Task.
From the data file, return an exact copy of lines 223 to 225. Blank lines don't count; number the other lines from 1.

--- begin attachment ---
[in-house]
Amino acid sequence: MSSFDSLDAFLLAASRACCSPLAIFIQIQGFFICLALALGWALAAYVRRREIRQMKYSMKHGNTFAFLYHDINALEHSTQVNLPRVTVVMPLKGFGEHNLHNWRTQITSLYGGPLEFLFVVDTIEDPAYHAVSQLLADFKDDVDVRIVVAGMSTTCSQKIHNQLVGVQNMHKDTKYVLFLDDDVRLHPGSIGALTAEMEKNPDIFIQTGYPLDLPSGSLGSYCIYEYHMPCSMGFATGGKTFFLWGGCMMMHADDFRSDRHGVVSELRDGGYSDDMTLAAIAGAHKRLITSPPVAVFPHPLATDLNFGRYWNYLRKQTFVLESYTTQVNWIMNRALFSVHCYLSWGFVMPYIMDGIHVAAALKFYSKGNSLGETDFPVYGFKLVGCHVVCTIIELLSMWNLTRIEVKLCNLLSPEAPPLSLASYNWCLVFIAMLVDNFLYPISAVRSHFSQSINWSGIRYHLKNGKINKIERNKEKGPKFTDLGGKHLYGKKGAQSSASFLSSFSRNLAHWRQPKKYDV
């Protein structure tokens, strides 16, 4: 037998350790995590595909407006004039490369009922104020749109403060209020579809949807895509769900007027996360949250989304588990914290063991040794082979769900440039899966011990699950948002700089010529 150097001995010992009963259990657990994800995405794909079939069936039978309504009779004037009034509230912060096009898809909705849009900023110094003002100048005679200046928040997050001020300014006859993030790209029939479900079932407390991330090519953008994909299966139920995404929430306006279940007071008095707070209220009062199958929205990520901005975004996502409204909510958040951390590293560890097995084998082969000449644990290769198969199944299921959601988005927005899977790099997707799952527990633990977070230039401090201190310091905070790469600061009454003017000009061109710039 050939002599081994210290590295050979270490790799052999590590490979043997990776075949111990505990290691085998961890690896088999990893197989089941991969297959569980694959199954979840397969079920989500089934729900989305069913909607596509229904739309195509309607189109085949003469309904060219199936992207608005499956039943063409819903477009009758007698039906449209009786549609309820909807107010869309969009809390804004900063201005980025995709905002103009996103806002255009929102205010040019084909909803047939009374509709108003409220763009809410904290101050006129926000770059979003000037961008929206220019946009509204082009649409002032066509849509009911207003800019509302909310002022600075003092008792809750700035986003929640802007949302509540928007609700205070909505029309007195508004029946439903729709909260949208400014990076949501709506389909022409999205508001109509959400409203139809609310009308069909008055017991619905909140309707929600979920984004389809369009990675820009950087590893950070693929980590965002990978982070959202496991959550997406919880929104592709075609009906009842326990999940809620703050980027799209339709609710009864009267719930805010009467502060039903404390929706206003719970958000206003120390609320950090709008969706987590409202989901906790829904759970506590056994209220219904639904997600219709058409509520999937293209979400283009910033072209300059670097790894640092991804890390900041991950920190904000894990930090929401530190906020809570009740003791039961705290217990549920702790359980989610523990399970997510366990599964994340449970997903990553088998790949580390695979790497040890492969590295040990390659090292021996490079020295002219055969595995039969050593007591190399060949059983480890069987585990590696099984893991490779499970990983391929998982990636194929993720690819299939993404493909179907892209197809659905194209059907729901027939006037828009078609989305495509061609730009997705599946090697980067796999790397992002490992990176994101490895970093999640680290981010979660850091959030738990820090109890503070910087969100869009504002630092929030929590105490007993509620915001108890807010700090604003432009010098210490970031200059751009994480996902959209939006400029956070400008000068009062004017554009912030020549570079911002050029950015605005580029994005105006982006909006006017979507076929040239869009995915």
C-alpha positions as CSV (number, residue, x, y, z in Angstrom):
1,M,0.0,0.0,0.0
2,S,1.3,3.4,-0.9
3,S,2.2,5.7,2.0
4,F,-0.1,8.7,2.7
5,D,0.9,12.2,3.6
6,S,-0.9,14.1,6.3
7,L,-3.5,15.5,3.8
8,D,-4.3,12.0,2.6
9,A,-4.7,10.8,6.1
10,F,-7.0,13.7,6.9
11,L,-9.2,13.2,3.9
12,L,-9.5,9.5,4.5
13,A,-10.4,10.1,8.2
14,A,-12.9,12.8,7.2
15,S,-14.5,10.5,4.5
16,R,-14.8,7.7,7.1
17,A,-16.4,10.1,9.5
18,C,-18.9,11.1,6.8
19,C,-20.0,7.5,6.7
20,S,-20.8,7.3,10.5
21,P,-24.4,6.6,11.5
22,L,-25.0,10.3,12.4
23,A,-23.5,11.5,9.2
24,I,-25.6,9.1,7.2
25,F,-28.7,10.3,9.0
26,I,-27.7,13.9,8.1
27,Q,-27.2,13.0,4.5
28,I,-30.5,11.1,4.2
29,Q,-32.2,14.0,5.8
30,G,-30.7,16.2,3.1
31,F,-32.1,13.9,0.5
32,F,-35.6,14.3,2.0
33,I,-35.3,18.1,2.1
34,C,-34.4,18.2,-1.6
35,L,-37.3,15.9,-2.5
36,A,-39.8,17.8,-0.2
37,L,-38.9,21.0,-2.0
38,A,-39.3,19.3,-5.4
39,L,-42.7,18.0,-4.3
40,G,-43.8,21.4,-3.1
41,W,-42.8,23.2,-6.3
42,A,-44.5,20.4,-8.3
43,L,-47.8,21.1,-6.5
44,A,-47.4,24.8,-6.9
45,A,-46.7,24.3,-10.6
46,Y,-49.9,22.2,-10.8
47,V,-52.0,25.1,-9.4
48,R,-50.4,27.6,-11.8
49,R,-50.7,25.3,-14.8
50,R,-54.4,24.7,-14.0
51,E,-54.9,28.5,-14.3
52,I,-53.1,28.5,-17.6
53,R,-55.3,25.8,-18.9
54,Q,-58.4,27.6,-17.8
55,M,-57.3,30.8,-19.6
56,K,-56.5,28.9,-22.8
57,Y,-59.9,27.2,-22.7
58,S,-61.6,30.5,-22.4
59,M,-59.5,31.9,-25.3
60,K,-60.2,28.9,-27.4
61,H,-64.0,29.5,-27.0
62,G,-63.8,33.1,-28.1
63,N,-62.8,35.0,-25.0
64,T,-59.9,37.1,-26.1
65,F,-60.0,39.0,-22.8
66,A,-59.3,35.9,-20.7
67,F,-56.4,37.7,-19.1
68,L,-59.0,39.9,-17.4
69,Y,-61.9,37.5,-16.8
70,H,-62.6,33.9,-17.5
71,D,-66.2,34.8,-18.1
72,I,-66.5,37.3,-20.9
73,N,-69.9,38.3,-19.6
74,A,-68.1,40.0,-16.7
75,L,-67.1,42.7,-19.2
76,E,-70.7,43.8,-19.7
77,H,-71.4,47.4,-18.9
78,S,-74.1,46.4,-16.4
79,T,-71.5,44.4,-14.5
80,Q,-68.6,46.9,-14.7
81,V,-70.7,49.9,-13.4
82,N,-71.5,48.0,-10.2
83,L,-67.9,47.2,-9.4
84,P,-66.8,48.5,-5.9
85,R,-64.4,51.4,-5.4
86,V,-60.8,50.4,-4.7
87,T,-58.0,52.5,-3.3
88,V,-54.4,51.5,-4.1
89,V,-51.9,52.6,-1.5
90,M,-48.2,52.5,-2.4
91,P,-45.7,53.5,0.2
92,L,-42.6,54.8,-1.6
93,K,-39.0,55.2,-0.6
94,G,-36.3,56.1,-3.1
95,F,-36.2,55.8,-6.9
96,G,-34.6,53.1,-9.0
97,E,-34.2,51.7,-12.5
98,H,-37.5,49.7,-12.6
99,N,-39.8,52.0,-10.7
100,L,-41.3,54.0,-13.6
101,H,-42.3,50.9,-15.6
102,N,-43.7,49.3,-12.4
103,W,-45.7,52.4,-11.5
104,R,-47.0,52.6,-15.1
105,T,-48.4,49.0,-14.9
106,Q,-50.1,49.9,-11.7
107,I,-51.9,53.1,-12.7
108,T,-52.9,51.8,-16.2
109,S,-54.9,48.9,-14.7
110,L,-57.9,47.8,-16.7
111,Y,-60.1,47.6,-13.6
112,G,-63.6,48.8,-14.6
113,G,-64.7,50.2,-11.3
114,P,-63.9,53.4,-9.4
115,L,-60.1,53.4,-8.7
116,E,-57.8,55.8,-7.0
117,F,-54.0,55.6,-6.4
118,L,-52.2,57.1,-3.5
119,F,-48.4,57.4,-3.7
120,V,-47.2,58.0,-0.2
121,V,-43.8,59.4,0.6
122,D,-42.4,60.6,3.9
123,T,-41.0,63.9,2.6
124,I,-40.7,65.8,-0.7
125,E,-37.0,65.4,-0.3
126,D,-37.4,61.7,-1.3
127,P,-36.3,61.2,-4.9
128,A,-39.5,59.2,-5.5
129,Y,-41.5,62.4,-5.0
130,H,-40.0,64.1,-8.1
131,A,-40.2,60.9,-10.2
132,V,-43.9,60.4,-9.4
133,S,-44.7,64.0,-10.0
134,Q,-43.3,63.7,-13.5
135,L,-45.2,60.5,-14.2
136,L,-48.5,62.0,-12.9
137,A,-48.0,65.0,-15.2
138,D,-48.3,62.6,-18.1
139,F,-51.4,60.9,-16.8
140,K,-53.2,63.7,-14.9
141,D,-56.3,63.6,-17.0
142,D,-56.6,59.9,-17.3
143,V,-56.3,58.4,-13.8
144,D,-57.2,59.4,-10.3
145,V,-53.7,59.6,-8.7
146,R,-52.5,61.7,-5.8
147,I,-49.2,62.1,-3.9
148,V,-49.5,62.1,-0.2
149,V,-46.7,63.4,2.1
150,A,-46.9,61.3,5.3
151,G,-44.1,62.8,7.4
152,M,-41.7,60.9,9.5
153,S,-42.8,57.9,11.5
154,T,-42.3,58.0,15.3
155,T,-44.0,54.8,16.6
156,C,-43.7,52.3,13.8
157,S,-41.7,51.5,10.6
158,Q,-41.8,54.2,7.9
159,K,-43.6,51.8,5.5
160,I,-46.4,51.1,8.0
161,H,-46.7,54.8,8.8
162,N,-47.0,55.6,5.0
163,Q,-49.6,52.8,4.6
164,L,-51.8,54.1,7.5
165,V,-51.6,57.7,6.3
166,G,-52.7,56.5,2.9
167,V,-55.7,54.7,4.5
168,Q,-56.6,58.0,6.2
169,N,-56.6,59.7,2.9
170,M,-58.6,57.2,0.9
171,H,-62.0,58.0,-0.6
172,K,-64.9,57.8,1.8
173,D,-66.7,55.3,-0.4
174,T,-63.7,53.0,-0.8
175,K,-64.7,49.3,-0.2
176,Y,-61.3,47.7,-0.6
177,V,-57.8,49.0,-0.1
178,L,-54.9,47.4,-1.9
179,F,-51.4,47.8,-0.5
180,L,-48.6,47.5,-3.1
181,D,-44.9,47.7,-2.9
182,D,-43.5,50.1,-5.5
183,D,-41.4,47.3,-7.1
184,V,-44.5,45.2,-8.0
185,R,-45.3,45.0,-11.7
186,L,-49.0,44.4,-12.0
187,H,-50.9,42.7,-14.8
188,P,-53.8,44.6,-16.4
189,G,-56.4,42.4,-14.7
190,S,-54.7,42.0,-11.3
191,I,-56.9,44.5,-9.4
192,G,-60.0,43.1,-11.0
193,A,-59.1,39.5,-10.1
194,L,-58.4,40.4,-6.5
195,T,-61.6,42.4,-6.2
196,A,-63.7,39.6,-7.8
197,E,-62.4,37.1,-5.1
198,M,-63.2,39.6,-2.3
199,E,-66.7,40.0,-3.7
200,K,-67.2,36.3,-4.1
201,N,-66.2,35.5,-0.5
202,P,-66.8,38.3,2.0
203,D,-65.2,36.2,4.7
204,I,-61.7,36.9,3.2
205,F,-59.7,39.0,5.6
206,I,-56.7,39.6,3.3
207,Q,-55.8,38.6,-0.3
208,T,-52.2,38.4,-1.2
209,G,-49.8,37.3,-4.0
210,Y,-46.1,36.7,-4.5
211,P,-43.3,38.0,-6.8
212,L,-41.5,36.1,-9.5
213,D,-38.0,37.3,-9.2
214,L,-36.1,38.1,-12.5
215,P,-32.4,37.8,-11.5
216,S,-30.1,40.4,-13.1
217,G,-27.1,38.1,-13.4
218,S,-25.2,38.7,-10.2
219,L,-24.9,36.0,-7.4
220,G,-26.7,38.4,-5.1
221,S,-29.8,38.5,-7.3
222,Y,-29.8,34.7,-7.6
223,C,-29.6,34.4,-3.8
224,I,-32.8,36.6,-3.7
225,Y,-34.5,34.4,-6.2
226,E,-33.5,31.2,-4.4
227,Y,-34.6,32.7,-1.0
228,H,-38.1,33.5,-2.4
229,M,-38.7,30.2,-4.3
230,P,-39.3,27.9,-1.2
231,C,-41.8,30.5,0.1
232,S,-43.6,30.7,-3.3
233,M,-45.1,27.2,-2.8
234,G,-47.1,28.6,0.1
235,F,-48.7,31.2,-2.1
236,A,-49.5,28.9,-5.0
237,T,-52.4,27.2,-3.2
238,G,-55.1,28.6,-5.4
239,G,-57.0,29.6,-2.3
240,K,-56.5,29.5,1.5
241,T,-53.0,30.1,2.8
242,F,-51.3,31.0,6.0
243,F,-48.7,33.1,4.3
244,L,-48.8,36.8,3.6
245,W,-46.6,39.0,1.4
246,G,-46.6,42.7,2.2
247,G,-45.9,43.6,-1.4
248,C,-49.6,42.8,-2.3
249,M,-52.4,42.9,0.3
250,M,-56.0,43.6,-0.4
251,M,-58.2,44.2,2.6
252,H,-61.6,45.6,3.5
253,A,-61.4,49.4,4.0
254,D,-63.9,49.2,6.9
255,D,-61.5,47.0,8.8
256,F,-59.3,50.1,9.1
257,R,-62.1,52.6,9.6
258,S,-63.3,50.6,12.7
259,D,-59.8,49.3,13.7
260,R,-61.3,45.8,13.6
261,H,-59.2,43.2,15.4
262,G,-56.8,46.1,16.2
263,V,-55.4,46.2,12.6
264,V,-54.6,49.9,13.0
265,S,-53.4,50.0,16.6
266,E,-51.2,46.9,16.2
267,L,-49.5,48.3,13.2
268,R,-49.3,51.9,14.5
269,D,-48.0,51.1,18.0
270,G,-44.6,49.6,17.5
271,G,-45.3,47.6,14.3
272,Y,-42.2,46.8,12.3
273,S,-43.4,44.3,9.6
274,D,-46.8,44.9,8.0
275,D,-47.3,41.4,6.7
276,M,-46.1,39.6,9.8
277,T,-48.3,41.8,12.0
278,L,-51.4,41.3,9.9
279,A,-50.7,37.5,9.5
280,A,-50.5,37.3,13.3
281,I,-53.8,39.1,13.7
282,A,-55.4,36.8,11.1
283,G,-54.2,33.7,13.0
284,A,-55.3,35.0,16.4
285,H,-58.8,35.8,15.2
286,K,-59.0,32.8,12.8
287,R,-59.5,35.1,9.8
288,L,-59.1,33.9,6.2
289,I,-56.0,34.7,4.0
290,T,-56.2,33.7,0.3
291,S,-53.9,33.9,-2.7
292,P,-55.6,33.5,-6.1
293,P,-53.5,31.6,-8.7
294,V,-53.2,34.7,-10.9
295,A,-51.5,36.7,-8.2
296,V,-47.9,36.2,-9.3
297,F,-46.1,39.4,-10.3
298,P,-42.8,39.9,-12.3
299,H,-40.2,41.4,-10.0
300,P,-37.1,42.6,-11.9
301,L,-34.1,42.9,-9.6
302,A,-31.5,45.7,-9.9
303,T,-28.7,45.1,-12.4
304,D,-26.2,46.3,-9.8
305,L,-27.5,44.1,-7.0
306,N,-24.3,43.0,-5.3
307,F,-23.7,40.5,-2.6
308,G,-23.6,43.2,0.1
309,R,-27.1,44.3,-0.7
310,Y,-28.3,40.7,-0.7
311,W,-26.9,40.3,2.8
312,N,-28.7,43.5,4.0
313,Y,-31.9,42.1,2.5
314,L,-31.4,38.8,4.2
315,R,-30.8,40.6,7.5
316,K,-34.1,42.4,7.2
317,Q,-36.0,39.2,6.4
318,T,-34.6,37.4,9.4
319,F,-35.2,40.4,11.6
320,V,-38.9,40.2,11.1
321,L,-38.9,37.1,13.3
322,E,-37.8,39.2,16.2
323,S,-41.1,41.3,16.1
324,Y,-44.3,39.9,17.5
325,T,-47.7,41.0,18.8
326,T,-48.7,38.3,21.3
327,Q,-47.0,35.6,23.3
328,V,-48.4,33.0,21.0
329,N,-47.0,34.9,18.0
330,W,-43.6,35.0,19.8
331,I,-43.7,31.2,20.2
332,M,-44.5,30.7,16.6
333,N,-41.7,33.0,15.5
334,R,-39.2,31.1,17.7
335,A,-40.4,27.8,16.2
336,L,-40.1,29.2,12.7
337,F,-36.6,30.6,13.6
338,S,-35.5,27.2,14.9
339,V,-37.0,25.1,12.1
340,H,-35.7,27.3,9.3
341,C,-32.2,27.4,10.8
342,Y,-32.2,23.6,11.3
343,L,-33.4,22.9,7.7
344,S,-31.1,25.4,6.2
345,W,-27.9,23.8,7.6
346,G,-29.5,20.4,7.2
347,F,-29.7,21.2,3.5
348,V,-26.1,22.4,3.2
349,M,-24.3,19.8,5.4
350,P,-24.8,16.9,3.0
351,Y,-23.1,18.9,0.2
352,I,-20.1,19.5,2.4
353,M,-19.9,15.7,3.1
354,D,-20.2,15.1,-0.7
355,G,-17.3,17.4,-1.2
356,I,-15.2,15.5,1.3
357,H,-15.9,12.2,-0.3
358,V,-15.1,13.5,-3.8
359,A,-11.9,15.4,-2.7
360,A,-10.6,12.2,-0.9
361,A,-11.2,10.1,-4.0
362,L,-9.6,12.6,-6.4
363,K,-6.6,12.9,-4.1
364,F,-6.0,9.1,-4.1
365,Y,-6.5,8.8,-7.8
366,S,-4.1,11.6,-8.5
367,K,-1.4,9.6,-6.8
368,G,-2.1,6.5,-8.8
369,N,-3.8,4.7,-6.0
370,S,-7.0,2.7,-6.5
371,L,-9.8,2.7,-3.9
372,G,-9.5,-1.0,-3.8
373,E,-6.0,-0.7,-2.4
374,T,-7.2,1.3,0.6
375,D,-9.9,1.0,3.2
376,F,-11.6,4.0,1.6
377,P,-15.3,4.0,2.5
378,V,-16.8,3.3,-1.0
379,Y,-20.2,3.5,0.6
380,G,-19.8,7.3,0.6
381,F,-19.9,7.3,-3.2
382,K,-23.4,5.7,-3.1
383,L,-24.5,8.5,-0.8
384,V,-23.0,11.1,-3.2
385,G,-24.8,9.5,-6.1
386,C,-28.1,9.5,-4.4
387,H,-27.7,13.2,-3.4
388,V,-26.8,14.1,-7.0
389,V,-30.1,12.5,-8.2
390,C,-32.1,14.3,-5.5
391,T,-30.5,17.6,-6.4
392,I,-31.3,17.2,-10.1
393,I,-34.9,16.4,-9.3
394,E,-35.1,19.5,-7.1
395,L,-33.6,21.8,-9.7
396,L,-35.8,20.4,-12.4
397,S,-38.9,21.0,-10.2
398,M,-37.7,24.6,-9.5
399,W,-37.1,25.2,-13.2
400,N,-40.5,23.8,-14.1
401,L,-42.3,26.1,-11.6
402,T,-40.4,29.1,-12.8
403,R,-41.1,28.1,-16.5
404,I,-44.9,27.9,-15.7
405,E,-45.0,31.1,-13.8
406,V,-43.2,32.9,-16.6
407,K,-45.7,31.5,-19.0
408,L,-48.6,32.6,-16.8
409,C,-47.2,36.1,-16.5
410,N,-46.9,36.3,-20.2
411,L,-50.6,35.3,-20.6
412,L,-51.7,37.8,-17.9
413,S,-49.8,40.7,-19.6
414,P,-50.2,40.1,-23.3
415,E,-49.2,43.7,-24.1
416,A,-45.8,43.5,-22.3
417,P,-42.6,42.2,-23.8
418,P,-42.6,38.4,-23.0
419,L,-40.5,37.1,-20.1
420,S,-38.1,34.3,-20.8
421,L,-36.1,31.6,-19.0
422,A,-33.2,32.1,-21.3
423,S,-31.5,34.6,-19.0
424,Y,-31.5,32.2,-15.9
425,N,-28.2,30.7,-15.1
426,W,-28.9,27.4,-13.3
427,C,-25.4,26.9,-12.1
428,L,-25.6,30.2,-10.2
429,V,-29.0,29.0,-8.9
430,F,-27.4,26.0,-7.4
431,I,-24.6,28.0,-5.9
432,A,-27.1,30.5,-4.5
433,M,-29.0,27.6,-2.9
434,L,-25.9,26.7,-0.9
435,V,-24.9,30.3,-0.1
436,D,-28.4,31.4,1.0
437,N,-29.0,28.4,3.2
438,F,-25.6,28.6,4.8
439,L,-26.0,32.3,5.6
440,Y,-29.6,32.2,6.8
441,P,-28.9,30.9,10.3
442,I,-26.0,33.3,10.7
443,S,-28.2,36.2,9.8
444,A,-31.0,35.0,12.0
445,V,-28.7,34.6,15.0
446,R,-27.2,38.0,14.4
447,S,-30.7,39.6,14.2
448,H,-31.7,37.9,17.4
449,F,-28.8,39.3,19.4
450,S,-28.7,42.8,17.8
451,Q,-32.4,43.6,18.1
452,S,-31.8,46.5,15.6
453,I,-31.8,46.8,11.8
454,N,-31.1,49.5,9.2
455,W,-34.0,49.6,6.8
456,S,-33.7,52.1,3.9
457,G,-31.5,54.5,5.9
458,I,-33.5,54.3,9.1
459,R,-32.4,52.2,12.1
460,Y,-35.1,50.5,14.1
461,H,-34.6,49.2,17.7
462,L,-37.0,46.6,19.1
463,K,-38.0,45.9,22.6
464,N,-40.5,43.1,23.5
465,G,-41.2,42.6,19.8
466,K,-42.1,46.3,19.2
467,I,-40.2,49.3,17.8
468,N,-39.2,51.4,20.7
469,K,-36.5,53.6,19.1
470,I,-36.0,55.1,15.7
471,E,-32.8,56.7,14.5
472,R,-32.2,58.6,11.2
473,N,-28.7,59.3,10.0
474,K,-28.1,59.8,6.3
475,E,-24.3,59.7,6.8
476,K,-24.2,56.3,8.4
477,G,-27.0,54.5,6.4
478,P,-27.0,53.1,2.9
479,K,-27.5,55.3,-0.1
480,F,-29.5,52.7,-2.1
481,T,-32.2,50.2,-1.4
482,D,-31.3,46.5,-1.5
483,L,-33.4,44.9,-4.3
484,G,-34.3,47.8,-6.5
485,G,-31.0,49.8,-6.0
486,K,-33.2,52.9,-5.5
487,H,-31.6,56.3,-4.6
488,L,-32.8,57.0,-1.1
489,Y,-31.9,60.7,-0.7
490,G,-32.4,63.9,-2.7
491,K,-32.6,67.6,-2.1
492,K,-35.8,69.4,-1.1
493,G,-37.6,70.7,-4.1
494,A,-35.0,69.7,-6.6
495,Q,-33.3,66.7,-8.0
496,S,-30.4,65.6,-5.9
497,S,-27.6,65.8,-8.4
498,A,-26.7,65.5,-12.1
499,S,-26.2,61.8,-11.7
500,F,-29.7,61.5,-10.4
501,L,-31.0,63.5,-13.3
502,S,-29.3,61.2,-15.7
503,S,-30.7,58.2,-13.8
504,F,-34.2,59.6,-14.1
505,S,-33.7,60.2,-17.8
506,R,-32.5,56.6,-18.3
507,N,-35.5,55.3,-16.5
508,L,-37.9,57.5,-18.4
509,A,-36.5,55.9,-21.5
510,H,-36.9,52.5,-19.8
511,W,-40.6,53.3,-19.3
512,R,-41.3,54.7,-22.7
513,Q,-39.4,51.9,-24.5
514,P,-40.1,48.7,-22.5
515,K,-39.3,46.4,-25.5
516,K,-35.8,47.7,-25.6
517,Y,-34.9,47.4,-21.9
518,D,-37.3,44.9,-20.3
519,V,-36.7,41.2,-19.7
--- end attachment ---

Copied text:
219,L,-24.9,36.0,-7.4
220,G,-26.7,38.4,-5.1
221,S,-29.8,38.5,-7.3